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Apple: Fix the IAP issue before it becomes a scandal

By on April 17, 2012

Apple is not known as the most responsive company in the world. It is run in the image of its late autocratic founder.

The latest class action lawsuit filed against Apple ought to prompt it to change its spots. I hope that it does.

Gamezebo reports on a class-action suit filed by

“disgruntled parents against Apple about what they term as “bait apps” but what we call freemium games, or games that are free to play but require purchases of virtual goods to progress.”

I disagree with the characterisation of freemium games as “bait apps”, but I believe strongly that no one should be unclear about what they are getting into when they buy IAP. It should be easy for parents to ensure that their children do not buy stuff without their permission.

Gamezebo calls for Apple to stop using lawyers to brush this issue under the carpet and instead to change its policies to make IAP a well-understood, positive part of the games environment. They have four ways to improve IAP:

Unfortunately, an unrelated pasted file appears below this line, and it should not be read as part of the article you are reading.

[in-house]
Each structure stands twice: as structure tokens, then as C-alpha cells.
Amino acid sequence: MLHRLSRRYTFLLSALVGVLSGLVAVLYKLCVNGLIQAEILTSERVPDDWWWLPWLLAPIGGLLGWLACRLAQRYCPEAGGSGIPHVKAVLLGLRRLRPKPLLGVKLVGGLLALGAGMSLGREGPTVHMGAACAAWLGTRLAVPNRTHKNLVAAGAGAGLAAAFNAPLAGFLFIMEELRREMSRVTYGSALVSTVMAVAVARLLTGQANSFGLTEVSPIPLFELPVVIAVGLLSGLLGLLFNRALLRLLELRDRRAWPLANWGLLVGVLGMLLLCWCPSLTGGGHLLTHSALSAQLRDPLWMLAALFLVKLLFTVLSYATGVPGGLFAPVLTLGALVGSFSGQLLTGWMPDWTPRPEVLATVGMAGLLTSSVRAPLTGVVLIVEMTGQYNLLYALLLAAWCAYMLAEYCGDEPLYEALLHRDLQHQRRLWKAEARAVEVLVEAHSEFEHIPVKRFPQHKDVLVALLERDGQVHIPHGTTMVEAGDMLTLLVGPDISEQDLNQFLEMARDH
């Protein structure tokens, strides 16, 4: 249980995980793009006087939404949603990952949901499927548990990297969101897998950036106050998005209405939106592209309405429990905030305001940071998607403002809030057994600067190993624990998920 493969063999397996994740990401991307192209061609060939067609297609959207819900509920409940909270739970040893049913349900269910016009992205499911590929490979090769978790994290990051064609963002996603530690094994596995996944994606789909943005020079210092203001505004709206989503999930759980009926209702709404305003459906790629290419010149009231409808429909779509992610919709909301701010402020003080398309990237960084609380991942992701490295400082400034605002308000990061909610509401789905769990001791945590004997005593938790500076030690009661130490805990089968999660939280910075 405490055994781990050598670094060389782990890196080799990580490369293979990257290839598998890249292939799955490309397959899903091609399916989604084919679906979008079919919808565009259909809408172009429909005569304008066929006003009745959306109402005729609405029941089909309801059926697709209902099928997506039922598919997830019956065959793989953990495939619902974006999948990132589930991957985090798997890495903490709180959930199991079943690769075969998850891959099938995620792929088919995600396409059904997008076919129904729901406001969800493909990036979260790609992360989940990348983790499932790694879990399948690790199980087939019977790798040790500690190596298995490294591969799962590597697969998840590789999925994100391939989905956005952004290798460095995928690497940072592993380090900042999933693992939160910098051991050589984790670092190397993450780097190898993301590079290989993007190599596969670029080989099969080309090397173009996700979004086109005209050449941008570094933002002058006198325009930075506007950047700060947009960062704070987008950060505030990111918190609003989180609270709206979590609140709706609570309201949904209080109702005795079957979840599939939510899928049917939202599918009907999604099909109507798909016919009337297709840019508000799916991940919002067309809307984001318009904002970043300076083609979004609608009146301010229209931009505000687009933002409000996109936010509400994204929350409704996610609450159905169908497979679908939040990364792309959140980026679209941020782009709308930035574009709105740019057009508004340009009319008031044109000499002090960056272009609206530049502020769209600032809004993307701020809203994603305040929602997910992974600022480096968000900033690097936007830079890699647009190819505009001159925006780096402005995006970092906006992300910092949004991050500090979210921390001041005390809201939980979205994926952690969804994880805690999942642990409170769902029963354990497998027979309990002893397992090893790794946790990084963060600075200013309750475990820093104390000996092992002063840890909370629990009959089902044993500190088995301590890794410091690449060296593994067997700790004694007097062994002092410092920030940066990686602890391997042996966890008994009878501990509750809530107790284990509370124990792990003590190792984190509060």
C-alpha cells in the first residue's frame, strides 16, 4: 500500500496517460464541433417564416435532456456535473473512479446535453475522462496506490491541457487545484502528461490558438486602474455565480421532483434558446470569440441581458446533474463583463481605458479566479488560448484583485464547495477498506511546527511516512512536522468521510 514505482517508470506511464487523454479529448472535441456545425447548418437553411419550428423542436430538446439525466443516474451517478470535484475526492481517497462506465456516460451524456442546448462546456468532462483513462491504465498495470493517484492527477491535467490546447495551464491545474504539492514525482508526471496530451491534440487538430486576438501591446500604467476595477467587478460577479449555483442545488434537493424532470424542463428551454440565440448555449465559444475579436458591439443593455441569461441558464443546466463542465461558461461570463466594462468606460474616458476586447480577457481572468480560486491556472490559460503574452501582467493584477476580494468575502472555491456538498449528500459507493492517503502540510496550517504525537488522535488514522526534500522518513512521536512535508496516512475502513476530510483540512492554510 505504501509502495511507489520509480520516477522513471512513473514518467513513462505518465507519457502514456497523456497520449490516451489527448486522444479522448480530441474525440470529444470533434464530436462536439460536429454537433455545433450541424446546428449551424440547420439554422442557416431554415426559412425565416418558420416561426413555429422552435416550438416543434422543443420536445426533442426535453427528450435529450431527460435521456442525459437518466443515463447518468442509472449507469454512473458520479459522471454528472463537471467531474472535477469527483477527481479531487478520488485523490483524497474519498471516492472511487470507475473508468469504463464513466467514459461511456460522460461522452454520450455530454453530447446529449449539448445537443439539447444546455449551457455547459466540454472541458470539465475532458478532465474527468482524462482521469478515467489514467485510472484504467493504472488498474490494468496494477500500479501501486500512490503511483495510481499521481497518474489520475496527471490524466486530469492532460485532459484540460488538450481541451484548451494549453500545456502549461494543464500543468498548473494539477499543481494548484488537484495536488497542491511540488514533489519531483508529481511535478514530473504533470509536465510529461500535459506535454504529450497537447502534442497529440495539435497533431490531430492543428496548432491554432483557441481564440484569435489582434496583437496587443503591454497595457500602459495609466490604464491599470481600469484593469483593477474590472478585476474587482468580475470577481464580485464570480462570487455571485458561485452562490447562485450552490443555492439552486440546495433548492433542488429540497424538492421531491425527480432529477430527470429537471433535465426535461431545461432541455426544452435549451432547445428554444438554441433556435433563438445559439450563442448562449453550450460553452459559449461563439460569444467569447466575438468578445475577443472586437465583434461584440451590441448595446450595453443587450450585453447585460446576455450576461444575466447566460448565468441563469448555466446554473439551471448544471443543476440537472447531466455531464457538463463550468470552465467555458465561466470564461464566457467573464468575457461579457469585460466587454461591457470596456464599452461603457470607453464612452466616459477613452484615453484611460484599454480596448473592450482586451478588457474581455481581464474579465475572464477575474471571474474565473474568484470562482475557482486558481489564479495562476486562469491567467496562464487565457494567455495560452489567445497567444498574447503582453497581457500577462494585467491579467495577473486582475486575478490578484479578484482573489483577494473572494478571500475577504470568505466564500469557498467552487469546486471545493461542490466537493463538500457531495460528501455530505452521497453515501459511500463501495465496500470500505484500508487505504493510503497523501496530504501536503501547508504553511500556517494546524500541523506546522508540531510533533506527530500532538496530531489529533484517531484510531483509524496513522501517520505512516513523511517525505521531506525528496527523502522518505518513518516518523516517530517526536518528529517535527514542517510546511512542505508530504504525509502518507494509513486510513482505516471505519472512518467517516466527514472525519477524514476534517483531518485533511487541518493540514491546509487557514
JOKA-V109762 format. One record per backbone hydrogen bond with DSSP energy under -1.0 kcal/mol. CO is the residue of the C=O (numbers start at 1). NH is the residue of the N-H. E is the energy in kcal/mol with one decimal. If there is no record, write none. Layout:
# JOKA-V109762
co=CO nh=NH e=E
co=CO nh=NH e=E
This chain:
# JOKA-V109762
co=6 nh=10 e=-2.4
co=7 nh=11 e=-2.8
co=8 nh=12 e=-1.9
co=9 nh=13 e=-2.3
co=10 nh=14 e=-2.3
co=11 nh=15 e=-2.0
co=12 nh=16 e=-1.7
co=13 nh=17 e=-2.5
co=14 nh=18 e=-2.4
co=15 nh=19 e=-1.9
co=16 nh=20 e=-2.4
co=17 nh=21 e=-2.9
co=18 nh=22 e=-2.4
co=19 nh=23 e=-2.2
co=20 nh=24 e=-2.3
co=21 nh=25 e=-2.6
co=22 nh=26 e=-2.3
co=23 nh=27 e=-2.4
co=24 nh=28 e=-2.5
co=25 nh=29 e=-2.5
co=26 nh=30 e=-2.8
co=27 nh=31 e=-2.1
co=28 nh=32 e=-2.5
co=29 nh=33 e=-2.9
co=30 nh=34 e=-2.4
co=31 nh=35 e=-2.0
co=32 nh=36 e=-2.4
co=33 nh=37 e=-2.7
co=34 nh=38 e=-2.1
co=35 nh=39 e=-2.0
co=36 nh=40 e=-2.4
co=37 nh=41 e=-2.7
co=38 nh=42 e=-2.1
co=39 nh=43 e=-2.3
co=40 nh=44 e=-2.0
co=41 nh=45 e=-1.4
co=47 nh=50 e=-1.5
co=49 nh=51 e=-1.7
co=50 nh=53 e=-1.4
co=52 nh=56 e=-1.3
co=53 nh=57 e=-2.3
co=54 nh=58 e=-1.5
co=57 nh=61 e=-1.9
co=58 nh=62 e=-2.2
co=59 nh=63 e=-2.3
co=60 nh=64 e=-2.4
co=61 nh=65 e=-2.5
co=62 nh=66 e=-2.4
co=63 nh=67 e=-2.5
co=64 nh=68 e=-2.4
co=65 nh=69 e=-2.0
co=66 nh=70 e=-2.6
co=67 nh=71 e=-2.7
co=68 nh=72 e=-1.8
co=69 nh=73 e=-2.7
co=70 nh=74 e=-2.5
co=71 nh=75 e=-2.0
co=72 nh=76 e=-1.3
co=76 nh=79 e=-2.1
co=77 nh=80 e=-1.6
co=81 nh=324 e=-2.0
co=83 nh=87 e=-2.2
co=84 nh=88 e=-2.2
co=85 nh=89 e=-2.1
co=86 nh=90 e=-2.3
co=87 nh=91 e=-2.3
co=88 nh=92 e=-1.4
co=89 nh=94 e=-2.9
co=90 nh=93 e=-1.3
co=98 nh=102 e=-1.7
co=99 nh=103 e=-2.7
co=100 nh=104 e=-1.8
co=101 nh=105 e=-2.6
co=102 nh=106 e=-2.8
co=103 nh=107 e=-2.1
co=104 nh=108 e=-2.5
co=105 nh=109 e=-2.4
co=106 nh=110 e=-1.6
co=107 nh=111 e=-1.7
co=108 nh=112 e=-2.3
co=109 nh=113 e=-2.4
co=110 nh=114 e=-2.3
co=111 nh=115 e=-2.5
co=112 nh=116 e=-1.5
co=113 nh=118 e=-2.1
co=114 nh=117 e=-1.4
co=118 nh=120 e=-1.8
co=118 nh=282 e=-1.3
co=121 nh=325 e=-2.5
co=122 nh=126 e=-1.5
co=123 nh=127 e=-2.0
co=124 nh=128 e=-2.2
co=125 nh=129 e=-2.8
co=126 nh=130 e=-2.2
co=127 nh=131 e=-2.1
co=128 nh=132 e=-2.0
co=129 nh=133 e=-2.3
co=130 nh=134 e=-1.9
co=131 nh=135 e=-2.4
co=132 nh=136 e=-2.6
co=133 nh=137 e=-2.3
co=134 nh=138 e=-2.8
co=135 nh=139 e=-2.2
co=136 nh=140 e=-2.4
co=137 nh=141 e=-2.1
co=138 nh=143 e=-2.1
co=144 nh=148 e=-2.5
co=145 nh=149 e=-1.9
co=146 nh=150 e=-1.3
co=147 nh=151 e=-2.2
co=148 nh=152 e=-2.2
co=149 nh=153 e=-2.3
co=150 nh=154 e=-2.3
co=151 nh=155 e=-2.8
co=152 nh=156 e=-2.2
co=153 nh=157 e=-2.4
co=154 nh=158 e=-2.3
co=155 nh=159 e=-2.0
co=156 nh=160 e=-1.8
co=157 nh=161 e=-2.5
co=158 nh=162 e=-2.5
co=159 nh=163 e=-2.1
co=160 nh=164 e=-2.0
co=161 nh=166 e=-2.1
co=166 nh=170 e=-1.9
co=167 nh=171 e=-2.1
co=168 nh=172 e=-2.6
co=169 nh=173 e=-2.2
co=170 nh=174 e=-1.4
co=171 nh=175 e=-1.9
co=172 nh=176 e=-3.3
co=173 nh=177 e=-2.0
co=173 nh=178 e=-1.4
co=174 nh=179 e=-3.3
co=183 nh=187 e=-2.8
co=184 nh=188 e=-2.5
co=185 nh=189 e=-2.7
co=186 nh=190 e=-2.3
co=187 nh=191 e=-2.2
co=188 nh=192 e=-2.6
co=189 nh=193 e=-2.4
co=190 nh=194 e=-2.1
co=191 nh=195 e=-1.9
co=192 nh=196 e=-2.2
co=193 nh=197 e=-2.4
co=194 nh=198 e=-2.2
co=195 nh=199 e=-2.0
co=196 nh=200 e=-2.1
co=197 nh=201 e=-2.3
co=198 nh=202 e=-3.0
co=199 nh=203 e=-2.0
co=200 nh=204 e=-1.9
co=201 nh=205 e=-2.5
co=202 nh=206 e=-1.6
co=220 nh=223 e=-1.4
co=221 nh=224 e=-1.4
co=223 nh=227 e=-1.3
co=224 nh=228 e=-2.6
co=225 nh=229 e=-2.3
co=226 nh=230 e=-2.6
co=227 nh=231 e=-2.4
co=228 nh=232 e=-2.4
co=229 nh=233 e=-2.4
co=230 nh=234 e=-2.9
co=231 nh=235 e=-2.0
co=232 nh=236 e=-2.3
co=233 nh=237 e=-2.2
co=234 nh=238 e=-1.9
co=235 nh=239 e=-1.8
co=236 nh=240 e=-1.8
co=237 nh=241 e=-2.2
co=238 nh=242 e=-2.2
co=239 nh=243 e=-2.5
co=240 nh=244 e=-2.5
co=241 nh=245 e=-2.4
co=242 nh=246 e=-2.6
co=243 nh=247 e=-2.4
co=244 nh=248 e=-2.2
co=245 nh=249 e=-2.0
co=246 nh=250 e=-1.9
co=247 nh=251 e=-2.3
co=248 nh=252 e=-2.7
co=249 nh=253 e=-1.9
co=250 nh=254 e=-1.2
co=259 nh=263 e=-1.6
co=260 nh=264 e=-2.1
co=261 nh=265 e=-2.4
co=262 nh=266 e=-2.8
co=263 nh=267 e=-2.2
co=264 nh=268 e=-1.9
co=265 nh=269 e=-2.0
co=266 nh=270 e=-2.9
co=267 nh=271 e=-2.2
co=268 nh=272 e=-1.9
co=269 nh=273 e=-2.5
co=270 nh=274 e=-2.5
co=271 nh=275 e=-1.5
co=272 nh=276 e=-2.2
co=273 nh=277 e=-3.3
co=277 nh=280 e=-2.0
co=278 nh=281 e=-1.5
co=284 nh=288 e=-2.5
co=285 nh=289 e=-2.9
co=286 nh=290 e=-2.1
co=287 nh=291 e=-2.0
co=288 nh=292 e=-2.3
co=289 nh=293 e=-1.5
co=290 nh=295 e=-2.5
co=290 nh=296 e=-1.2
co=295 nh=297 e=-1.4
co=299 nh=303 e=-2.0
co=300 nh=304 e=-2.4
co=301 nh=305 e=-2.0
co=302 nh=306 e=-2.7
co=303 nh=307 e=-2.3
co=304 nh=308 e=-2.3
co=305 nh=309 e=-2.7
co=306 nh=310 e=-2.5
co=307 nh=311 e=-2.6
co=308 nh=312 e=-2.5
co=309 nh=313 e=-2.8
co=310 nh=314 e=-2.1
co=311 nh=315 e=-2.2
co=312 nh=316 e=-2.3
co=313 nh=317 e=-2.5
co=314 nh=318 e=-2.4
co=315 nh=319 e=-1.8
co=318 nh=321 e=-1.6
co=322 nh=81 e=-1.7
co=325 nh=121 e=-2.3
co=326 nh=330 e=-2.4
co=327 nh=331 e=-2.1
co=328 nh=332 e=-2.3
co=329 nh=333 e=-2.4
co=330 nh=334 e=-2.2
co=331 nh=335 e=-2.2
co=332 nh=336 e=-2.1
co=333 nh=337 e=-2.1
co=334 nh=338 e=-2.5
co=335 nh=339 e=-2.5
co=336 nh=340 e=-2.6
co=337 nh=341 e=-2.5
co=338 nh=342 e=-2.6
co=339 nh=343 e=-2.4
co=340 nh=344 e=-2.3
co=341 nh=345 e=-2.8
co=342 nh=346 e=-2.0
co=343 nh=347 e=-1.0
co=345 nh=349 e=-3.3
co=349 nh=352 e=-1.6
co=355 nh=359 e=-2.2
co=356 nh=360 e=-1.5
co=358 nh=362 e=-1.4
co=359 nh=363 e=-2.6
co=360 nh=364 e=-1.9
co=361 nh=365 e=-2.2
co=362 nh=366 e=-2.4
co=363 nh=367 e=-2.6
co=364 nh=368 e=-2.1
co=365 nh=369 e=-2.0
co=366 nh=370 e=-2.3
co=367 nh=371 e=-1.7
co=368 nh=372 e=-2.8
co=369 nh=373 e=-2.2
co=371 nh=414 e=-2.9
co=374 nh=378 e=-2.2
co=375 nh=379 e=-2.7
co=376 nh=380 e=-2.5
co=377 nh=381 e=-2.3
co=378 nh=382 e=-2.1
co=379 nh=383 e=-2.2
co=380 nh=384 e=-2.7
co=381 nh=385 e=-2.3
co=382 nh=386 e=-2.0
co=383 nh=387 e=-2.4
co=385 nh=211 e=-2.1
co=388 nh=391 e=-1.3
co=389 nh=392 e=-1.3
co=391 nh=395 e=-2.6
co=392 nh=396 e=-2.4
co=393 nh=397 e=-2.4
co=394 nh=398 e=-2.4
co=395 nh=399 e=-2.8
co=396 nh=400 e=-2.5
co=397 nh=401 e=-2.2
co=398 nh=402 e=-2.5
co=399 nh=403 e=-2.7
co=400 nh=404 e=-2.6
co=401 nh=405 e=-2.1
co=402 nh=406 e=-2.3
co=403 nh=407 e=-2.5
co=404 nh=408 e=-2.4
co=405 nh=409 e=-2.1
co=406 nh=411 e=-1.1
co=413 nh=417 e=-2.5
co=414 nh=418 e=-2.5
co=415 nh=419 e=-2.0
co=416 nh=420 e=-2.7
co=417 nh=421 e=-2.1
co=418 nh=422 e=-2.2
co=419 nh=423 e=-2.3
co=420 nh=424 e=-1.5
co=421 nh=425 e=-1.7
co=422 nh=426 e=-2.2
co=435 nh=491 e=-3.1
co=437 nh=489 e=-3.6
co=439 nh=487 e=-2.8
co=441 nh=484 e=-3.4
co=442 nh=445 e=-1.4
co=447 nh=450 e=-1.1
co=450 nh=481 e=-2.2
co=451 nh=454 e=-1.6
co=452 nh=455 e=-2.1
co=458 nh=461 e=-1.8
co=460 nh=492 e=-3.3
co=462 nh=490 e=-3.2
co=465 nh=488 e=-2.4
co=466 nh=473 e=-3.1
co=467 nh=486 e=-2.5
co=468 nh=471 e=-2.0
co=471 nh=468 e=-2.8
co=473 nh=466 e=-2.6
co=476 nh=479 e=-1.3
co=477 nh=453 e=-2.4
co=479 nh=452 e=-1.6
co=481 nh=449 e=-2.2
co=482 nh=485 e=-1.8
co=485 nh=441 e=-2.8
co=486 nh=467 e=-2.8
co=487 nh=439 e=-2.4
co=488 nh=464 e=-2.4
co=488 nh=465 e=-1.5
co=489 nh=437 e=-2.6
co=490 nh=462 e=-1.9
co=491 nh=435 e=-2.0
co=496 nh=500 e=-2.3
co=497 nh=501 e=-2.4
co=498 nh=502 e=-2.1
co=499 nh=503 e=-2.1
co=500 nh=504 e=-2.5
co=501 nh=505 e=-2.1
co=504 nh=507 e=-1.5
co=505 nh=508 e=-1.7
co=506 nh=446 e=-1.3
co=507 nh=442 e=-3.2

• Removing the 15 minute password window
  • Putting a limit on the amount of micro-transactions that can be purchased at a time (similar to how credit card companies track fraudulent activity)
  • Publishing a credit refund policy more prominent than hidden in the terms of service
  • If the onus is on its game partners, enforce the refund rules with game developers and if a game developer does not issue a refund, punish them.

I agree with all of these points, and call on Apple to take action. Do you agree? Anything else you would like to see Apple do?


(Thanks to @RoryB for the tip)

About Nicholas Lovell

Nicholas is the founder of Gamesbrief, a blog dedicated to the business of games. It aims to be informative, authoritative and above all helpful to developers grappling with business strategy. He is the author of a growing list of books about making money in the games industry and other digital media, including How to Publish a Game and Design Rules for Free-to-Play Games, and Penguin-published title The Curve: